My favorite is "The Gartan Mother's Lullaby". Dick, I checked this in the DT and have some corrections for you. First, it is Gartan, not Garton. My sources are Irish Country Songs, collected and arranged by Herbert Hughes, vol.one, 1909, and the album notes from Songs of Ireland by Mary O'Hara, written by Liam Clancy, 1958. Also, Lullaby doesn't have the "e" on the end in this case. In the second line, it sounds like Eeval, but it refers to "Aoibheal", who guards the Grey Rock. I have another source, True Irish Ghost Stories, which refers to her as a banshee rather than just a fairy woman, as Liam Clancy calls her. In the ghost story book, it reads, "The most famous Banshee of ancient times was that attached to the kingly house of O'Brien, Aibhill, who haunted the rock of Graglea above Killaloe, near the old palace of Kincora. In A.D. 1014 was fought the battle of Clontarf, from which the aged king, Brian Boru, knew that he would never come away alive, for the previous night Aibhill had appeared to him to tell him of his impending fate."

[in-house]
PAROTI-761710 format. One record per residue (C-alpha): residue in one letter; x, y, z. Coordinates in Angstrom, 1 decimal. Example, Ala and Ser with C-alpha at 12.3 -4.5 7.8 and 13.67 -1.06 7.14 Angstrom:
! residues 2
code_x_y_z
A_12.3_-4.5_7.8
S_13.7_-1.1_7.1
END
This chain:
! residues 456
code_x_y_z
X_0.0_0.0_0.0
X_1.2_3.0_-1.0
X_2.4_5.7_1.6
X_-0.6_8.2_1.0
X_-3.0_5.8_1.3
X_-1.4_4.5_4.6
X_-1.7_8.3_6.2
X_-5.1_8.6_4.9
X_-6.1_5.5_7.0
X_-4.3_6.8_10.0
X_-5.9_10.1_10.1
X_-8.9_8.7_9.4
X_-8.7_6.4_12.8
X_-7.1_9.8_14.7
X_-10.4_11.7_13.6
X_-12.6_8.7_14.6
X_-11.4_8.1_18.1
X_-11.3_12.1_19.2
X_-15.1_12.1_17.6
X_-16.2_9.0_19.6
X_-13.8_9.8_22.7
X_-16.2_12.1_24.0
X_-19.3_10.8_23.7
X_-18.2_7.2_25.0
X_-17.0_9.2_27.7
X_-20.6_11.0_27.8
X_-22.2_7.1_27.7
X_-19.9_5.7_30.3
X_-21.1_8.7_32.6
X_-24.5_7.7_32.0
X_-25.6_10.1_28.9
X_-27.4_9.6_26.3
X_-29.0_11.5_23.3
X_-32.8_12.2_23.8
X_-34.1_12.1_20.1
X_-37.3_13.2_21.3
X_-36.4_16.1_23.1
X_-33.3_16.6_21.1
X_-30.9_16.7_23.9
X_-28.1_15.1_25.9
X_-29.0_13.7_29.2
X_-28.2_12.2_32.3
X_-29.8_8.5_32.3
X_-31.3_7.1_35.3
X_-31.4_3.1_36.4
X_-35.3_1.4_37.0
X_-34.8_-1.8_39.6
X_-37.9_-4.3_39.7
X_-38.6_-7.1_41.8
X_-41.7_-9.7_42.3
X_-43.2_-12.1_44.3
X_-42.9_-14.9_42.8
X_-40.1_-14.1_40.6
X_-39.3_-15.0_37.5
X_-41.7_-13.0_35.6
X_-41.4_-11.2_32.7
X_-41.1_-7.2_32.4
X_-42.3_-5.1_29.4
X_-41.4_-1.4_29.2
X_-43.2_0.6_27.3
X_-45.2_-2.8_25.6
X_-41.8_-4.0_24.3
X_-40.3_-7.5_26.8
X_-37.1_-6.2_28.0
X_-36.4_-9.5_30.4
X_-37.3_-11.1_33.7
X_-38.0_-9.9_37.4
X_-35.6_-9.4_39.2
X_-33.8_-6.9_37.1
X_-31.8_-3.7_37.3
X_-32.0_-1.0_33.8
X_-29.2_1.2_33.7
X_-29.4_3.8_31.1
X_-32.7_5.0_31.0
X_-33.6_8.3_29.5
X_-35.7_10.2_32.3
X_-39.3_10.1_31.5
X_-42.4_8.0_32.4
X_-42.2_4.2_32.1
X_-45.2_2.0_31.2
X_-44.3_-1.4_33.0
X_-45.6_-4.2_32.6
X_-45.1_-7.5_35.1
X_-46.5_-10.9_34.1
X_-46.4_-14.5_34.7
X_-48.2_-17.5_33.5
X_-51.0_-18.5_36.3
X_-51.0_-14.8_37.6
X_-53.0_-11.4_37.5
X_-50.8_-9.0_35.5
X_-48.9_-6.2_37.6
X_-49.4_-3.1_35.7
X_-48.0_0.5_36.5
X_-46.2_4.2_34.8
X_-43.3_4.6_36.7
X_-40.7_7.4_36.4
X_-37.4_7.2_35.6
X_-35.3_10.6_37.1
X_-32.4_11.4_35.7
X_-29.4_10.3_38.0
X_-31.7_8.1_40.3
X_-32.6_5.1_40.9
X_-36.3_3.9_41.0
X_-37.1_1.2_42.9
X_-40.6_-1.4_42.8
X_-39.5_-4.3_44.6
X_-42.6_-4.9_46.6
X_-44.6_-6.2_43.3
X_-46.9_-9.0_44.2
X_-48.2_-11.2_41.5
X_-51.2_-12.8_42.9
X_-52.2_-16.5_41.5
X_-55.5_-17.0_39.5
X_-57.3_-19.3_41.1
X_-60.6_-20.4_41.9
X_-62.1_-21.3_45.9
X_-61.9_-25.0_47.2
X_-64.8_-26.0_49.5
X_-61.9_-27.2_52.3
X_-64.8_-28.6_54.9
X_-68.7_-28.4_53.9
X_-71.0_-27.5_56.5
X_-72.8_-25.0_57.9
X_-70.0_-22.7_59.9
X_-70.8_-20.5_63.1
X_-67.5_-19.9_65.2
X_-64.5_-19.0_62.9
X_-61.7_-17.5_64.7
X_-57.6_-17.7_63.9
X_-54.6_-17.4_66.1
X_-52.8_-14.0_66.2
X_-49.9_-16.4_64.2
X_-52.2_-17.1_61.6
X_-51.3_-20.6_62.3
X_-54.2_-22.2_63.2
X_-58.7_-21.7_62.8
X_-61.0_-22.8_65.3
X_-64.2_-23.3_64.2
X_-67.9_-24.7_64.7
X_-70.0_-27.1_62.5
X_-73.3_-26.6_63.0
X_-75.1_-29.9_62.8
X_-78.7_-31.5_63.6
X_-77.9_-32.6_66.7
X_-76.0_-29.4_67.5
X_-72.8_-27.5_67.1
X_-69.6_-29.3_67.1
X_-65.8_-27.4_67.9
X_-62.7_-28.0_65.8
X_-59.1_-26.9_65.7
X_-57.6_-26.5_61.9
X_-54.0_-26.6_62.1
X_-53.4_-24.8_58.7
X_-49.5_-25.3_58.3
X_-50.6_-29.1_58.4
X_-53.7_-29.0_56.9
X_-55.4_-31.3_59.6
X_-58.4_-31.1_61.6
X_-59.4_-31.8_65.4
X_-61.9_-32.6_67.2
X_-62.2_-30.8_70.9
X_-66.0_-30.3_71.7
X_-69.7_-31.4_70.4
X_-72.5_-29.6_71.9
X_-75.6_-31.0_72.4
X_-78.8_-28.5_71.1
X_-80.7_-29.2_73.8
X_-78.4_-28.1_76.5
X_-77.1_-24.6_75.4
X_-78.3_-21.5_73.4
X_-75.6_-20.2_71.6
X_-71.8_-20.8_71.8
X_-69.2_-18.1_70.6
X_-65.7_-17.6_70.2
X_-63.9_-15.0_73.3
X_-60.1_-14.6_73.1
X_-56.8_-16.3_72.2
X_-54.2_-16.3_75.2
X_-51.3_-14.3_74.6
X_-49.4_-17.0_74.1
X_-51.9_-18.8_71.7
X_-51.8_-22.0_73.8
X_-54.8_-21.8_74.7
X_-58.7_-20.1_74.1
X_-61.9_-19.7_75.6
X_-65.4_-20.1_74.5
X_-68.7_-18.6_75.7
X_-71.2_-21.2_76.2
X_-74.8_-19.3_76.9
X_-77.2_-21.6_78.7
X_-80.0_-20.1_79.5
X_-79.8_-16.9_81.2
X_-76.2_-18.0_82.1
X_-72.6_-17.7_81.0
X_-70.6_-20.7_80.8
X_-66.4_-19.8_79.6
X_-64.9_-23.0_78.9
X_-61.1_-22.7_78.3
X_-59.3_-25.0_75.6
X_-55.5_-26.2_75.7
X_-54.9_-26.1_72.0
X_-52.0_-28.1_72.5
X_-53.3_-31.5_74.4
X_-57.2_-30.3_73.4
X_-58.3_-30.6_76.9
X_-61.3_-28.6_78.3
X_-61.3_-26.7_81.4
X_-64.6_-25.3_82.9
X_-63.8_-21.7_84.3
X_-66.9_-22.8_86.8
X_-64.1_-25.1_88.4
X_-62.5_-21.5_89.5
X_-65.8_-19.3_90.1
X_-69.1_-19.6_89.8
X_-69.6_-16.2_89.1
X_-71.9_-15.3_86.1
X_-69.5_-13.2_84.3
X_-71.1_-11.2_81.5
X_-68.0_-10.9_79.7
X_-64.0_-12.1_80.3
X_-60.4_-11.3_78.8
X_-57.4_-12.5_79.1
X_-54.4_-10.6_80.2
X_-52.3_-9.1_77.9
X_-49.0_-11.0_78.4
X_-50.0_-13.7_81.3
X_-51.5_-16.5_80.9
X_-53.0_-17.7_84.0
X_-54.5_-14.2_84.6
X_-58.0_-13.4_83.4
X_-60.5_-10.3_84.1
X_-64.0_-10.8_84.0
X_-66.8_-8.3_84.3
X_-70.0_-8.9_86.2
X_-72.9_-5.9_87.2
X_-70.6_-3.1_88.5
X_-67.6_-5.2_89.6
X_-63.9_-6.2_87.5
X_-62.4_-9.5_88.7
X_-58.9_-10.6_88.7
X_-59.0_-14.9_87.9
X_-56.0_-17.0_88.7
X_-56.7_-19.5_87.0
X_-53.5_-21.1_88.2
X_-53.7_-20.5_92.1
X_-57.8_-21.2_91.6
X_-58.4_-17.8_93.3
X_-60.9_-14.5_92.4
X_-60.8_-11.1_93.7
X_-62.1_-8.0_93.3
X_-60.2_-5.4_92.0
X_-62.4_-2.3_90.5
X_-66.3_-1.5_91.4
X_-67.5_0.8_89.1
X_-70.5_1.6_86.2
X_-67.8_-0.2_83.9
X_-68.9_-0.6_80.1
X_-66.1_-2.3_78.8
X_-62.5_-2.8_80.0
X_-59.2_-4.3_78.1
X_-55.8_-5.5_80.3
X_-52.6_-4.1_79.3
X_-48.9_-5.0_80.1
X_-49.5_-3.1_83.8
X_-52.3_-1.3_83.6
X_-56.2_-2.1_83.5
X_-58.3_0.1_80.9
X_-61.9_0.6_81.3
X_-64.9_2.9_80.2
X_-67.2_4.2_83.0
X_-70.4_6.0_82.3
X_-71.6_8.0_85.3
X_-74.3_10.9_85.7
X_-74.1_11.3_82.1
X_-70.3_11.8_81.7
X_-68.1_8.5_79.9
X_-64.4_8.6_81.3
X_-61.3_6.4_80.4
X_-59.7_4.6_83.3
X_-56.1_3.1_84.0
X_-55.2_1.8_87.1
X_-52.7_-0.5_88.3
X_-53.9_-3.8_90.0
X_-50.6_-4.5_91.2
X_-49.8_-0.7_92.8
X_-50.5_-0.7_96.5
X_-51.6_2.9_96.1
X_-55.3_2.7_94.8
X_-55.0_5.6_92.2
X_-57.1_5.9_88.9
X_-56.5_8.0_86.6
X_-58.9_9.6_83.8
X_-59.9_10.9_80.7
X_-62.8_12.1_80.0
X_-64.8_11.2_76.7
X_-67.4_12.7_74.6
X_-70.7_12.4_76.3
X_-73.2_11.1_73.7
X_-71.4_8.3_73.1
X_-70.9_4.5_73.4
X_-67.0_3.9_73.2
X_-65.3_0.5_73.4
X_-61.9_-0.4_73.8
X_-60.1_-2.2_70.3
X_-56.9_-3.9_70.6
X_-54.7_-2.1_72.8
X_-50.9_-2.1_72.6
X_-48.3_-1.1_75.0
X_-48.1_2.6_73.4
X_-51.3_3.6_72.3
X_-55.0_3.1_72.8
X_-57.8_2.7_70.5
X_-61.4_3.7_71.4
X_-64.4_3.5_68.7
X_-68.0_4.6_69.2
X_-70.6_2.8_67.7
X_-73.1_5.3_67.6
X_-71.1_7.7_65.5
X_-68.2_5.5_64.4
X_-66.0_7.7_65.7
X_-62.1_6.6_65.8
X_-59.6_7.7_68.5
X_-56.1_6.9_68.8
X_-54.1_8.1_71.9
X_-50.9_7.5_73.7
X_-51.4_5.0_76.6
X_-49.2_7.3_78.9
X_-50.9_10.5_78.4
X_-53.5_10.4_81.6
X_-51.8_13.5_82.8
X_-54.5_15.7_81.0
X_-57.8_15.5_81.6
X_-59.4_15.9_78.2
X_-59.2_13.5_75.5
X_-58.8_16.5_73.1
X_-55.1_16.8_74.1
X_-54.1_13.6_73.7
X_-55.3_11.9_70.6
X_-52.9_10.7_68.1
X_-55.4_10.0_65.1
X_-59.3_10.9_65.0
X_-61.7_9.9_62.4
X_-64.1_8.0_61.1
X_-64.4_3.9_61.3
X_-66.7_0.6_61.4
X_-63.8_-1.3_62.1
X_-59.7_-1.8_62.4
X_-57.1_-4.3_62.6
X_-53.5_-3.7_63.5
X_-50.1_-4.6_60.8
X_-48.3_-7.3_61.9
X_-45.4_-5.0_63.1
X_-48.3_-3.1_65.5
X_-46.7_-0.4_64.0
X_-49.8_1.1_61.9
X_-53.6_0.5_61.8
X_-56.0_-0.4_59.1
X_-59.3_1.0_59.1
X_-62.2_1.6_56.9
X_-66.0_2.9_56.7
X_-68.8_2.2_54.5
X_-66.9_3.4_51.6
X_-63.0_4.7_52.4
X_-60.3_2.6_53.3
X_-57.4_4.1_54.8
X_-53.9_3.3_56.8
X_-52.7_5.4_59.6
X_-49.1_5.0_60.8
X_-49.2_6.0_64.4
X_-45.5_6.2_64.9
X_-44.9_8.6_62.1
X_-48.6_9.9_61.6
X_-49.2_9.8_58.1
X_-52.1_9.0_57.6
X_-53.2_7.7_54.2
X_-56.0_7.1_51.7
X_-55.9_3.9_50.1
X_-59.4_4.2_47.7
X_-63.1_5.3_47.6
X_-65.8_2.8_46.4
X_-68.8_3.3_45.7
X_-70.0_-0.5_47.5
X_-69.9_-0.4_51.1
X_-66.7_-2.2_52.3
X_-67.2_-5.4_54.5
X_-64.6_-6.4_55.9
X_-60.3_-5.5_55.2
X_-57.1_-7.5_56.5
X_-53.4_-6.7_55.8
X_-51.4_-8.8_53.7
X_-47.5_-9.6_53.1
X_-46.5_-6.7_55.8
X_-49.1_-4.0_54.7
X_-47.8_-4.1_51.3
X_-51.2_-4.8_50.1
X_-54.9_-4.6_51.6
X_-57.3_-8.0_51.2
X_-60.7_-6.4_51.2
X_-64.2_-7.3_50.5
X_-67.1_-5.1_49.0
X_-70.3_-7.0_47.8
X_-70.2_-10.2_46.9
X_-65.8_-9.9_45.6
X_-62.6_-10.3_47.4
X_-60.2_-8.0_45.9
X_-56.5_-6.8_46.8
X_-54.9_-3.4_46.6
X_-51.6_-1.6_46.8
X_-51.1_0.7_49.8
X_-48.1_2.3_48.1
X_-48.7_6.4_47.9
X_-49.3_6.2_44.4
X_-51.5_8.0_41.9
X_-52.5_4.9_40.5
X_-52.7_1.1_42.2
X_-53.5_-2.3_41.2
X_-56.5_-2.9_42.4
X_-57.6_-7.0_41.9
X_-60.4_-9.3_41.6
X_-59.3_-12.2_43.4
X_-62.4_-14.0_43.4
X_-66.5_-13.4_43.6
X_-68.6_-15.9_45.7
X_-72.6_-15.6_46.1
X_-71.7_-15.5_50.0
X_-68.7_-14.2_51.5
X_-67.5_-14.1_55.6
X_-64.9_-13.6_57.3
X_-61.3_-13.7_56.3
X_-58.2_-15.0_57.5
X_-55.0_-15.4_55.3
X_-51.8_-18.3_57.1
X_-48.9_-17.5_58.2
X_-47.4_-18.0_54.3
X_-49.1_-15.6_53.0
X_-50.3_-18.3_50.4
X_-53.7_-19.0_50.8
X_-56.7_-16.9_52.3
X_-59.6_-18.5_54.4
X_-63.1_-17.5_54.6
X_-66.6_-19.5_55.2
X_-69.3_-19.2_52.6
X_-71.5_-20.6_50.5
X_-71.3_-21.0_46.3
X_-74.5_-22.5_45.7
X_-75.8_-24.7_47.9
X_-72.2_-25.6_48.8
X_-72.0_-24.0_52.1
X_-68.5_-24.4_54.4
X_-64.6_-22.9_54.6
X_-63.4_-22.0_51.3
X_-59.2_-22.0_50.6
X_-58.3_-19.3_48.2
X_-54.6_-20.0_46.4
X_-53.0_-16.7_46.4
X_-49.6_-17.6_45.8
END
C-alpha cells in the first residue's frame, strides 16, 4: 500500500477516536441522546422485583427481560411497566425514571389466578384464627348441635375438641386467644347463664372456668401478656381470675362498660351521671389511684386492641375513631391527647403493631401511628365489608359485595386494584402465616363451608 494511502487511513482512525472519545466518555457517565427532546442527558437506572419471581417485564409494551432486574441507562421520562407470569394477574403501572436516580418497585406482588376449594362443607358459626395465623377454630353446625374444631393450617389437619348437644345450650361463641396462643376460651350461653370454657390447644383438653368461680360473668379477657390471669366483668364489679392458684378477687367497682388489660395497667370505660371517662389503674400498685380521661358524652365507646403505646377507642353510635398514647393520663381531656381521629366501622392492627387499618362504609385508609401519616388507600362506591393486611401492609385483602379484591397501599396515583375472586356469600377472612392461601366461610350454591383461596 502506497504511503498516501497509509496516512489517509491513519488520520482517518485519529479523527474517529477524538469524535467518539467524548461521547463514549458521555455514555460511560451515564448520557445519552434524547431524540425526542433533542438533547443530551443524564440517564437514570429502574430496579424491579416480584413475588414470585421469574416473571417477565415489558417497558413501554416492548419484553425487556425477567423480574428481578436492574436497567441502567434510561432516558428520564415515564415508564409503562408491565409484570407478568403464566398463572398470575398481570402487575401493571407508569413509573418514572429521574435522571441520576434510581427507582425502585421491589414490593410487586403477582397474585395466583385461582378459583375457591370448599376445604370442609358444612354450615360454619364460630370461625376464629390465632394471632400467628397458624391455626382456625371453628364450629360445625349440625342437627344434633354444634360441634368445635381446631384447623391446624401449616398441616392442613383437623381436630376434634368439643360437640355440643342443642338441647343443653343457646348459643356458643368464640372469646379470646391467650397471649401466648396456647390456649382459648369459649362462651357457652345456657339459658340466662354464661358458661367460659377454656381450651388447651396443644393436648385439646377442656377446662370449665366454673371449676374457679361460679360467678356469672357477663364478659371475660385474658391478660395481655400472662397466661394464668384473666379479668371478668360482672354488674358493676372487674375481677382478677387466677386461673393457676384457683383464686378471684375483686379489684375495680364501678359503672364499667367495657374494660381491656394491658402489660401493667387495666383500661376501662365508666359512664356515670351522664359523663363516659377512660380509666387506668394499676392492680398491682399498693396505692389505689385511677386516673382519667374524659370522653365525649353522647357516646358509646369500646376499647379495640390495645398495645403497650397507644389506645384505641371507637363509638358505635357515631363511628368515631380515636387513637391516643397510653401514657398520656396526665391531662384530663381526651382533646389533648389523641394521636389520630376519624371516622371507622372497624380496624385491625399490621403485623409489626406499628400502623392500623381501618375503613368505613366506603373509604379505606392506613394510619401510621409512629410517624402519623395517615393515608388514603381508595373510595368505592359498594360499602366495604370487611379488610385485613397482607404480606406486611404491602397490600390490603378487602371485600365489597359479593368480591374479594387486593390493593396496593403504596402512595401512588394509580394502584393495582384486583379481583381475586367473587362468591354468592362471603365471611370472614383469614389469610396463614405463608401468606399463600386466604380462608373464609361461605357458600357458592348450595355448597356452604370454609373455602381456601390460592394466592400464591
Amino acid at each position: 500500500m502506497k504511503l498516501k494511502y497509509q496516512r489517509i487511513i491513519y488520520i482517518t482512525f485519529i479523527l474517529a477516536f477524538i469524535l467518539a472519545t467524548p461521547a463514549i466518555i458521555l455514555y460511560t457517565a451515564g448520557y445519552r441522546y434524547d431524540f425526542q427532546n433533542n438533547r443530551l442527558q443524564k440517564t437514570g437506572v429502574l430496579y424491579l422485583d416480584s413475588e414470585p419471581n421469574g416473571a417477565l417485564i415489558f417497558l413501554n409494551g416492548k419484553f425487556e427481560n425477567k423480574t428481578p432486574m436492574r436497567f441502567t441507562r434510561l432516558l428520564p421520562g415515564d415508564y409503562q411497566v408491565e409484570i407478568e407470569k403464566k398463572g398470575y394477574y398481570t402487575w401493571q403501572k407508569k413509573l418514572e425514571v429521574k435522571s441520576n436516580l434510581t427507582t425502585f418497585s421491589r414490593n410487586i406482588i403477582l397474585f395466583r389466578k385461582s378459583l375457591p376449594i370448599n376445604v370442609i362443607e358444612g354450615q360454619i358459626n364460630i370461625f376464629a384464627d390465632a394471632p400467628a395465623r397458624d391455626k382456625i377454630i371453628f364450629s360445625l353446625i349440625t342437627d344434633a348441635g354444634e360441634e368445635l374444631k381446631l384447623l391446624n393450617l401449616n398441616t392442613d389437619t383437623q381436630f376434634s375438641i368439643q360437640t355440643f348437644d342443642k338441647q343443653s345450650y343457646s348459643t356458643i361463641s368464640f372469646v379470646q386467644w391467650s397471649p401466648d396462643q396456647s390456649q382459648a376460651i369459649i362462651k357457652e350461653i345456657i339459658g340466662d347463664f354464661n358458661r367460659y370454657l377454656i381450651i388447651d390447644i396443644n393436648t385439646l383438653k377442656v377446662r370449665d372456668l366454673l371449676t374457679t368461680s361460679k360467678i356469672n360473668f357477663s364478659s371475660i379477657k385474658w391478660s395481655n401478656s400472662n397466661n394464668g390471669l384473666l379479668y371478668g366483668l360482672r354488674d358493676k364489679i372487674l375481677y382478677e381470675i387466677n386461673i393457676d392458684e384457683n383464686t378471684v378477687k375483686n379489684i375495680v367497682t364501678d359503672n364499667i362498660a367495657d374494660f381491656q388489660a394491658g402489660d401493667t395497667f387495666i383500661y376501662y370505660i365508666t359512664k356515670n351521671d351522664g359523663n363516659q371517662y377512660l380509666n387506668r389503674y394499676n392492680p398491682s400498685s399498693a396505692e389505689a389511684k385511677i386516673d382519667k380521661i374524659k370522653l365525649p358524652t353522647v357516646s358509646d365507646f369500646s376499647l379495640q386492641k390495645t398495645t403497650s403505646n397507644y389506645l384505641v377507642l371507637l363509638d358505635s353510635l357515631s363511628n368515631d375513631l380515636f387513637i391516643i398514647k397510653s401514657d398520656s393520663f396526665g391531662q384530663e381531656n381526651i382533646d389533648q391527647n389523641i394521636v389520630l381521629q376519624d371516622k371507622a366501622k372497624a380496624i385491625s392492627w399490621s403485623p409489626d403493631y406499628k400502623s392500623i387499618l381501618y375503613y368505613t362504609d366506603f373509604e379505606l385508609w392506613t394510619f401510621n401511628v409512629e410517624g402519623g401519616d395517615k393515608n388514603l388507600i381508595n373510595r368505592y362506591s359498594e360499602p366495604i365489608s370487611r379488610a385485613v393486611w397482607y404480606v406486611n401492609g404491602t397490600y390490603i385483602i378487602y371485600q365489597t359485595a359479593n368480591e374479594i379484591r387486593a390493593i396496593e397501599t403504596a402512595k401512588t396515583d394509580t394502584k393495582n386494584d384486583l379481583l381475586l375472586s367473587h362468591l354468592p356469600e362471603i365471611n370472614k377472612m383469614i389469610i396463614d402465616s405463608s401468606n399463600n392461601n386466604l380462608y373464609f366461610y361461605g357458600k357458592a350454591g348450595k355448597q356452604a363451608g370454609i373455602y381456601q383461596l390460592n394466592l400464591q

THE GARTAN MOTHER'S LULLABY
Sleep, O babe, for the red bee hums
The silent twilight's fall.
Eeval (Aoibheal) from the Grey Rock comes
To wrap the earth in thrall.
A lyan* van o, my child, my joy,
My love and heart's desire,
The crickets sing you lullaby
Beside the dying fire.
Dusk is drawn, and the Green Man's thorn
Is wreathed in rings of fog.
Sheevra sail's his boat til morn,
Upon the starry bog.
A lyan van o, the paly moon
Hath brimmed her cusp in dew,
And weeps to hear the sad sleep-tune
I sing, O love, to you.
repeat first verse.
This is one of the first songs I sang at the Irish session that I attend. It has a very sweet melody, and is a crowd pleaser.
*lyan is pronounced like "linn" Alice in Montana